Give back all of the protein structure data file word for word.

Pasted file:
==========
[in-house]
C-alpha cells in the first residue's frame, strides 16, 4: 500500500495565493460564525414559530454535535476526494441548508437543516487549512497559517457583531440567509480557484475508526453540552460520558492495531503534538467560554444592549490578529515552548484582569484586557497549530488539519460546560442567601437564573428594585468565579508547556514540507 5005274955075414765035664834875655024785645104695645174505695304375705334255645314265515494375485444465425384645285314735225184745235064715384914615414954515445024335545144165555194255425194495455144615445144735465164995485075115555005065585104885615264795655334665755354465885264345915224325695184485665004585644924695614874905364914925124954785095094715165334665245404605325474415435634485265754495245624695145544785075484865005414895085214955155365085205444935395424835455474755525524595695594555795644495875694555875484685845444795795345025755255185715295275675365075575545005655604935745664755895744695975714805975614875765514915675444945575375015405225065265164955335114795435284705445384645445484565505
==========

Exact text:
[in-house]
C-alpha cells in the first residue's frame, strides 16, 4: 500500500495565493460564525414559530454535535476526494441548508437543516487549512497559517457583531440567509480557484475508526453540552460520558492495531503534538467560554444592549490578529515552548484582569484586557497549530488539519460546560442567601437564573428594585468565579508547556514540507 5005274955075414765035664834875655024785645104695645174505695304375705334255645314265515494375485444465425384645285314735225184745235064715384914615414954515445024335545144165555194255425194495455144615445144735465164995485075115555005065585104885615264795655334665755354465885264345915224325695184485665004585644924695614874905364914925124954785095094715165334665245404605325474415435634485265754495245624695145544785075484865005414895085214955155365085205444935395424835455474755525524595695594555795644495875694555875484685845444795795345025755255185715295275675365075575545005655604935745664755895744695975714805975614875765514915675444945575375015405225065265164955335114795435284705445384645445484565505